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Golfing Terminology brought to you by The Golf Club

Golfing Terminology starting with "P"

Pace: the speed at which a putt should be moving to get to the hole. Pace and break are the two components of green-reading.
Pace of Play: Perhaps the most important rule within golf etiquette, and often one of the most abused. Players are required to complete their play in a timely fashion, including looking for lost or missing balls (five minutes, max.) and to allow faster players to play through to avoid holding up the game for everyone. Practice swings often take up unnecessary time, one is enough for each stroke once the game is underway. If you are struggling with a hole and the others in your party have finished, pick up your ball and continue on to maintain a steady pace of play.
Paddle Grip: A putting grip with a flat surface where the thumbs rest.
Par: (abbreviation for "professional average result"), standard score for a hole (defined by its length) or a course (sum of all the holes' pars).
Par 3 Hole: A generally short hole, the objective being to drive the ball from the tee near or onto the green and sink the ball in the hole within two strokes or less, for a total of three or less strokes.
Par 4 Hole: A middle-length hole, the objective being to drive the ball onto the fairway, a second shot is usually required to get the ball near or onto the green, leaving two strokes to putt the ball into the hole, for a total of four or less strokes.
Par 5 Hole: A long-distance hole. It is assumed that it will take three strokes to put the ball on or near the green, leaving two strokes to putt the ball into the hole.
PGA: any Professional Golfers' Association, especially the Professional Golfers' Association of America.
Penalty Drop: When a ball is lost in a water hazard, and the player takes a drop within two club-lengths of the point where the ball crossed into the plane of the hazard.
Pendulum Stroke: In putting, a stroke that moves the clubhead back and forth on a constant line, without deviation.
Pin-high: at the same level as (distance to) the hole.
Pistol Grip: A grip, usually on a putter, that is built up under the left or top hand.
Pitch: a short shot (typically from within 50 yards), usually played with a higher lofted club and made using a less than full swing, that is intended to flight the ball towards a target (usually the hole) with greater accuracy than a full iron shot.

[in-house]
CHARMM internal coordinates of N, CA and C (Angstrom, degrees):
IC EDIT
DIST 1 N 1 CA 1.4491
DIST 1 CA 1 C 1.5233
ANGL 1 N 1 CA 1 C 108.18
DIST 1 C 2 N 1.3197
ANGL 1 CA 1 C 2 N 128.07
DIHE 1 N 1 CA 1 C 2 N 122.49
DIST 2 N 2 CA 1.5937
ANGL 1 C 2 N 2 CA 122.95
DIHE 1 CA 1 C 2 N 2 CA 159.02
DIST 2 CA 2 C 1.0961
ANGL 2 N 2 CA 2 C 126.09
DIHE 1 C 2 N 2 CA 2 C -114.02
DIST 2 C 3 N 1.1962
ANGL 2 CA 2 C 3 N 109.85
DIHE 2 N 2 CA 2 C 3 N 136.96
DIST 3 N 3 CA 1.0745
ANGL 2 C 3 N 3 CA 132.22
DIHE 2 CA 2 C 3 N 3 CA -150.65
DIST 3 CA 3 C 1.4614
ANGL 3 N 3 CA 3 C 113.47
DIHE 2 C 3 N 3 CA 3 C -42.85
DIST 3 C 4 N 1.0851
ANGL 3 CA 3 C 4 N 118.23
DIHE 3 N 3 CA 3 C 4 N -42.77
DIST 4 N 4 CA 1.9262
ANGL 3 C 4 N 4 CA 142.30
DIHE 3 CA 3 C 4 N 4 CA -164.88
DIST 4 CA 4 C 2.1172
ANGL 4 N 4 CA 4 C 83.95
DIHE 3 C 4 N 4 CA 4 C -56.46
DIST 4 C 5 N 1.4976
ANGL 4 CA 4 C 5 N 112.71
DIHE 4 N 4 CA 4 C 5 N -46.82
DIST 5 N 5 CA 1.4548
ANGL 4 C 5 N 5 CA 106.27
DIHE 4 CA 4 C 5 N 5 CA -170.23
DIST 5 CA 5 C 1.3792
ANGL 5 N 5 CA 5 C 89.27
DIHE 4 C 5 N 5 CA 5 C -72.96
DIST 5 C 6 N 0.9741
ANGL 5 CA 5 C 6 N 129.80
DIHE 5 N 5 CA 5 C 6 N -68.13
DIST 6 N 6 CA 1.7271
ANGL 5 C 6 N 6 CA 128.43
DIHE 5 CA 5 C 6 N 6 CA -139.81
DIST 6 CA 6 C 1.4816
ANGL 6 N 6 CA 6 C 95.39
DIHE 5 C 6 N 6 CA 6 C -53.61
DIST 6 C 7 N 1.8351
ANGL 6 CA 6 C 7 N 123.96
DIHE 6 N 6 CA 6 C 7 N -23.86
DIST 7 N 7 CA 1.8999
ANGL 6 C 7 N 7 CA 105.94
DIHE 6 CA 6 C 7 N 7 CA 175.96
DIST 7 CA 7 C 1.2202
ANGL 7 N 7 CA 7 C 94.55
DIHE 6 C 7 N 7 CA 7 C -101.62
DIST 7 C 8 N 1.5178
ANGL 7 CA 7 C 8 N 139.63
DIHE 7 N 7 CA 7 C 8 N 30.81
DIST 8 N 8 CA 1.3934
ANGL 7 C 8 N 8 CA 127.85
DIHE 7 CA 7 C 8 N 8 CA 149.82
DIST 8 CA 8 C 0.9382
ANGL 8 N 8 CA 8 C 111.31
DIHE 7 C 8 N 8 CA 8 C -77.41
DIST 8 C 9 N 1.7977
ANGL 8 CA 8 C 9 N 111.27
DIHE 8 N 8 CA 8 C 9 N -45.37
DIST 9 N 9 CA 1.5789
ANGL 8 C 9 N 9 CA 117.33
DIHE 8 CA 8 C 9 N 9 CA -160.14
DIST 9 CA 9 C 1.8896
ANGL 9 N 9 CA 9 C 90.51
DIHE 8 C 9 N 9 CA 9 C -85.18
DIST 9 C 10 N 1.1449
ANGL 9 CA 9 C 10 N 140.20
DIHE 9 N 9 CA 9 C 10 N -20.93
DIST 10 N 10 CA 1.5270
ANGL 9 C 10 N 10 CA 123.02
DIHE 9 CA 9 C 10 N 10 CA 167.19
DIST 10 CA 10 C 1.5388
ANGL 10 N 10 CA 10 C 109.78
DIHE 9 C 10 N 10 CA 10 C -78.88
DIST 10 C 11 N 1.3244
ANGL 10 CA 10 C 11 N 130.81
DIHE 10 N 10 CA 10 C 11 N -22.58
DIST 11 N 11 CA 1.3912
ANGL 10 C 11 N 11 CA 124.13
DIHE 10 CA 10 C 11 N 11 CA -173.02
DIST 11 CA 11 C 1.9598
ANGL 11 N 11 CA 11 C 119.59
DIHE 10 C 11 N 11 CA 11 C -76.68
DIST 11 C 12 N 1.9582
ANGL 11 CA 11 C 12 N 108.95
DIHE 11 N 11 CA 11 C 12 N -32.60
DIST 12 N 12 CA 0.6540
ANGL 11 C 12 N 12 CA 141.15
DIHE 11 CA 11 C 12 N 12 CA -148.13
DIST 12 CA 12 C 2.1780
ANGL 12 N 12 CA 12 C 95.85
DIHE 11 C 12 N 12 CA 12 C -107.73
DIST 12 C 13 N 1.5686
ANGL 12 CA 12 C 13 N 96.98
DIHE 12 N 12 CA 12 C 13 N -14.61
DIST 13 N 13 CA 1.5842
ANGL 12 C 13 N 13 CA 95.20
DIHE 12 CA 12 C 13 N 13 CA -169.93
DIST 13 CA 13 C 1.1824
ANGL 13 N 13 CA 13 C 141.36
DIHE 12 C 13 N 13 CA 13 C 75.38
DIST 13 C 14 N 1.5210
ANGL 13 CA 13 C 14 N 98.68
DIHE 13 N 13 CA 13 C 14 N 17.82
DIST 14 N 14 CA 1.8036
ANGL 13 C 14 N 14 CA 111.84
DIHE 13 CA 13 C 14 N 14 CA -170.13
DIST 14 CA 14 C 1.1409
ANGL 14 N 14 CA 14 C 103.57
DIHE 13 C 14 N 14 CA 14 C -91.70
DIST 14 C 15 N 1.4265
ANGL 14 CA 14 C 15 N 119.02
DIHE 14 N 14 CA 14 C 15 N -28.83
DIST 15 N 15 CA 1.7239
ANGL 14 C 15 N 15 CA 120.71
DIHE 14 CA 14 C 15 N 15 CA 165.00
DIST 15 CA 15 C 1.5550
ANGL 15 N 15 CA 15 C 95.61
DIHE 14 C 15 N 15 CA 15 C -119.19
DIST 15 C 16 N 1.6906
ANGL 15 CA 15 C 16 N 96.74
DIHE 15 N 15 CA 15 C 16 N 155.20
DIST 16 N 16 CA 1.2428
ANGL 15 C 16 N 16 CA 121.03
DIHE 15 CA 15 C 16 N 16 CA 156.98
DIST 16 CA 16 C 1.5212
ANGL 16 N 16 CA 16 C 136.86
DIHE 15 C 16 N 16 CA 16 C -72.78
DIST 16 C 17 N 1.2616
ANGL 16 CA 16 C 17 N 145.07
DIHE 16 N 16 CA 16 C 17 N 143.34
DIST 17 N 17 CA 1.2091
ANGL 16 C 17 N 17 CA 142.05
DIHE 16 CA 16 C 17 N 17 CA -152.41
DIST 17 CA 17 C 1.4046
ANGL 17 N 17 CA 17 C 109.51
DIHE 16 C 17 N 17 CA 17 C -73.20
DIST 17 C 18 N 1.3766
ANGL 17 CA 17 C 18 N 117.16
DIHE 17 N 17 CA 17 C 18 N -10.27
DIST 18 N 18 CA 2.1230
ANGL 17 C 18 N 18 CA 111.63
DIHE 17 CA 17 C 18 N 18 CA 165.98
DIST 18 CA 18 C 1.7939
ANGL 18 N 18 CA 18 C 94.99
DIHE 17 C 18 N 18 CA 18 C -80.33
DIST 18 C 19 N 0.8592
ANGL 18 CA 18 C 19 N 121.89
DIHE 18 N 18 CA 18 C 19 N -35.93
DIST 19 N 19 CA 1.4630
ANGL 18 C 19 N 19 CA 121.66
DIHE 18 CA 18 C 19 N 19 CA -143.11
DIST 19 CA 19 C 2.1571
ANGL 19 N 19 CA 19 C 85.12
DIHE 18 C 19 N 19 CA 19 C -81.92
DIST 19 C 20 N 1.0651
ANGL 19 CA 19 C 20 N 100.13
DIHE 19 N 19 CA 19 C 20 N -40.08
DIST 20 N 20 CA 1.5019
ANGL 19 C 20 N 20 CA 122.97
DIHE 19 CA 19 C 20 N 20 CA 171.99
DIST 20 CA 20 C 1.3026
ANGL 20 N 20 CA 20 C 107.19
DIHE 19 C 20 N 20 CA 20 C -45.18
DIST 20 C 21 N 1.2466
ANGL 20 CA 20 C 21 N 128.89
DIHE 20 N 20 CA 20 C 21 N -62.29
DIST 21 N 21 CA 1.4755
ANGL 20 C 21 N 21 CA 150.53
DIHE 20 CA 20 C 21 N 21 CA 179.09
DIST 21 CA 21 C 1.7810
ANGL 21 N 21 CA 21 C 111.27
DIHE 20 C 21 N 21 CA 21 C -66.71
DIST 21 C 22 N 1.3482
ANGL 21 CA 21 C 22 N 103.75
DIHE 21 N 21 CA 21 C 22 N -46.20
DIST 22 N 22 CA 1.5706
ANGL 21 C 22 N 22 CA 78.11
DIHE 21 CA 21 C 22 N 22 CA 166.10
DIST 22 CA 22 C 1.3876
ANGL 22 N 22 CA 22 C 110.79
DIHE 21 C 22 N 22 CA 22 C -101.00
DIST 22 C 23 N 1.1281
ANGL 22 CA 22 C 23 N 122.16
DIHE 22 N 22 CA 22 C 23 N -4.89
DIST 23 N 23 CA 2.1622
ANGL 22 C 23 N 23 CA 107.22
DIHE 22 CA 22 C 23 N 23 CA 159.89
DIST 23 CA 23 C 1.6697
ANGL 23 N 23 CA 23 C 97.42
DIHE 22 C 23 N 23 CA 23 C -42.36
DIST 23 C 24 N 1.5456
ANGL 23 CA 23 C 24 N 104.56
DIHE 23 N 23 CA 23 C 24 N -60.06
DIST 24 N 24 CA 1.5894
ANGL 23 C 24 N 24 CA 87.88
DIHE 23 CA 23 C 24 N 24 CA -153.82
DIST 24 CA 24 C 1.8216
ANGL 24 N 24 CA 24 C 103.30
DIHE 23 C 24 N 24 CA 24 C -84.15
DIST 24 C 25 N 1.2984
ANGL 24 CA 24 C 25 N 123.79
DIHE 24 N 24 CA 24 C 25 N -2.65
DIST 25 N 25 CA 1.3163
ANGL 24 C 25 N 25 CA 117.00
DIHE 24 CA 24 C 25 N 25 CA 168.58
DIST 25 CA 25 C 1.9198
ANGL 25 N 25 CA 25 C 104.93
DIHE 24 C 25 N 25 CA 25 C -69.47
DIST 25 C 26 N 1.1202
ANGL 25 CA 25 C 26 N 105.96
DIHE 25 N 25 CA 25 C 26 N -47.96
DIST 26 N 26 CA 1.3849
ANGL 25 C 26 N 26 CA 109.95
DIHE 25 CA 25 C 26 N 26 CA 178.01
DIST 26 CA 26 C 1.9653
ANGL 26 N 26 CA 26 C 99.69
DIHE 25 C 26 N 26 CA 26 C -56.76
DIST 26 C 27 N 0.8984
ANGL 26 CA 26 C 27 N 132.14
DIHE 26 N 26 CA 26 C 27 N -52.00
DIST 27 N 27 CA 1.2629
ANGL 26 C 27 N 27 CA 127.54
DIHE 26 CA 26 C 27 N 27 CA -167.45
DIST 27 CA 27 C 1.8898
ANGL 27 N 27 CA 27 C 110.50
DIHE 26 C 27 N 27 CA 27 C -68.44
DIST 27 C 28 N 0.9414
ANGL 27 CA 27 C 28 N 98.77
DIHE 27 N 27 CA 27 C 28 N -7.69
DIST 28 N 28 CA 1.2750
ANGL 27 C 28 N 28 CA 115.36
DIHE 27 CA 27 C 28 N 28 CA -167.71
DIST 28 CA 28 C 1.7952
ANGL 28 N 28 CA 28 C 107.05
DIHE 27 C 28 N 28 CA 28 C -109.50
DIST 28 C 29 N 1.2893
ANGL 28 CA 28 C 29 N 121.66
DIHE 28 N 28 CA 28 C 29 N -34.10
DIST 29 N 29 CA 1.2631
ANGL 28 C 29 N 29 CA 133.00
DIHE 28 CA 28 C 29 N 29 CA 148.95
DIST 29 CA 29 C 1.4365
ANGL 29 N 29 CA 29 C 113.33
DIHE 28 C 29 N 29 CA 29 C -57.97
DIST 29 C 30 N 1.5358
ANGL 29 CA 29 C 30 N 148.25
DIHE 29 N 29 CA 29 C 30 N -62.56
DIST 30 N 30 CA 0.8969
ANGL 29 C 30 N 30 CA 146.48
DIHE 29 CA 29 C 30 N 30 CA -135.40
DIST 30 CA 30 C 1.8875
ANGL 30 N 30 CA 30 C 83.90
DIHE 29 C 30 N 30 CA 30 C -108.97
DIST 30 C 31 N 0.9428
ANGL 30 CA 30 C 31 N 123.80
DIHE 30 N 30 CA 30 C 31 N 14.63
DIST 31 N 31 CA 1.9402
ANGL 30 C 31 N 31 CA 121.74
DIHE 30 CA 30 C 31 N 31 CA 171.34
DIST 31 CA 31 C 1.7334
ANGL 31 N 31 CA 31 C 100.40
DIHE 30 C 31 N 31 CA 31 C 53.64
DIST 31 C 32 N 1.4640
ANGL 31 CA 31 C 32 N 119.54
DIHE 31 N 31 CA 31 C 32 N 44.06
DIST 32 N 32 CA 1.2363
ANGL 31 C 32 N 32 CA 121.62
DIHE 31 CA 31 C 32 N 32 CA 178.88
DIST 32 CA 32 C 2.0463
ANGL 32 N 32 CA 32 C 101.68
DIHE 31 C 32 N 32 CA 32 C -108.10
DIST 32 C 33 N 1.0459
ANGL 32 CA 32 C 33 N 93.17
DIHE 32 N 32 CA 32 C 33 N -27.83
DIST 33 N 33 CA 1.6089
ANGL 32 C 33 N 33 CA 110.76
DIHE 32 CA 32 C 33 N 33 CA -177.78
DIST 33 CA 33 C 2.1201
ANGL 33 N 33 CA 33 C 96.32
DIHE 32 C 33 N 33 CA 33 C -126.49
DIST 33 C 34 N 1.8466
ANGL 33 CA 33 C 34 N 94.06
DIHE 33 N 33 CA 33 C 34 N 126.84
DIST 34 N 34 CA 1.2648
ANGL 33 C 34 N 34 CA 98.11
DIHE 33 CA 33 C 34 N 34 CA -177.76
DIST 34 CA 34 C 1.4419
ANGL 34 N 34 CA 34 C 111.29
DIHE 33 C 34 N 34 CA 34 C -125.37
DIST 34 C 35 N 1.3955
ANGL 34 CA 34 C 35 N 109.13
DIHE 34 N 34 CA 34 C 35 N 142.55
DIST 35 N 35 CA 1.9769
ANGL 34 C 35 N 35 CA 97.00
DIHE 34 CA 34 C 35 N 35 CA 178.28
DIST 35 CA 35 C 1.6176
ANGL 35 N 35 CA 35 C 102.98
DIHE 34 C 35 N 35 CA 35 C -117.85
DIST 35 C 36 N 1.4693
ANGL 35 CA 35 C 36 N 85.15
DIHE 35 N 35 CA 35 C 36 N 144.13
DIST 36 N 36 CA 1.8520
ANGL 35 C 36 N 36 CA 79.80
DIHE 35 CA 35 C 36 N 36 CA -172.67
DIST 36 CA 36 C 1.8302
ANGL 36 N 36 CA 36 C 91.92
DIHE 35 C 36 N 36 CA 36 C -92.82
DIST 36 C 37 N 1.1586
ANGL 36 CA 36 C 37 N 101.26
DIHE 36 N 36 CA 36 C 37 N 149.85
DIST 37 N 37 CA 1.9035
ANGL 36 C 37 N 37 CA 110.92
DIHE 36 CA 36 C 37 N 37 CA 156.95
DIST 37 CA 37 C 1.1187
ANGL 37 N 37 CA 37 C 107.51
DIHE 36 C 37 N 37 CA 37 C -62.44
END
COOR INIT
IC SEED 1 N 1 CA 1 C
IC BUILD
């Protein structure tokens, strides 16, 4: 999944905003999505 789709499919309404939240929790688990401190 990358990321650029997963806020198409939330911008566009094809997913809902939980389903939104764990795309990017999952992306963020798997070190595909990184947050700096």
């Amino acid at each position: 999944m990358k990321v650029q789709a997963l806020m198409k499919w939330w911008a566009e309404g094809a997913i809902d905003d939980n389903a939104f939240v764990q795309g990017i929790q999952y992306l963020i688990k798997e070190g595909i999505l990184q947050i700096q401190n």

Pitch mark: another term for a divot on the green caused when a ball lands. Players must repair their pitch marks, usually with a tee or a divot tool.
Pitching Wedge: A club with a high loft used in bunkers and for pitch shots.
Pivot: The rotation of the body around a relatively fixed point, usually the spine.
Plugged Lie: a bad lie (typically in a bunker) where the ball is at least half-buried in sand. Also known as a "buried lie" or a "fried egg".
Plumb-bob: A method many players use to help them determine the amount a putt will break. It involves positioning yourself behind the ball and holding the putter vertically so it covers the ball. In theory, the shaft of the putter will indicate the amount the ball will break. It does not, however, measure the speed of the green, which is an important element is reading a putt.
Pop-up: a poor tee shot where the top of the clubhead strikes under the ball, causing it to go straight up in the air. In addition to being bad shots, pop-ups frequently leave white scuff-marks on the top of the clubhead, or dents in persimmon clubs. Also known as "sky shots".
Pre-shot routine: An individual player’s routine of examining the lie, determining the target and distance, and preparing to hit the ball.
Pro: a professional is a golfer or person who plays or teaches golf for financial reward, may work as a touring pro in professional competitions, or as a teaching pro (also called a club pro).
Pull: An unintentional shot that flies in a straight line to the left (for right-handers) of the target.
Punch shot: a shot played with a very low trajectory, usually to avoid interference from tree branches when a player is hitting from the woods. Similar to the knock-down, it can also be used to avoid high winds.
Push: a shot played severely to the right; as opposed to slices, which curve from left to right, a pushed shot goes directly right. Similar to the "block". Also, term used in Match Play where neither competitor wins the hole.
Putt: a shot played on the green, usually with a putter.
Putter: a special golf club with a very low loft that makes the ball roll.


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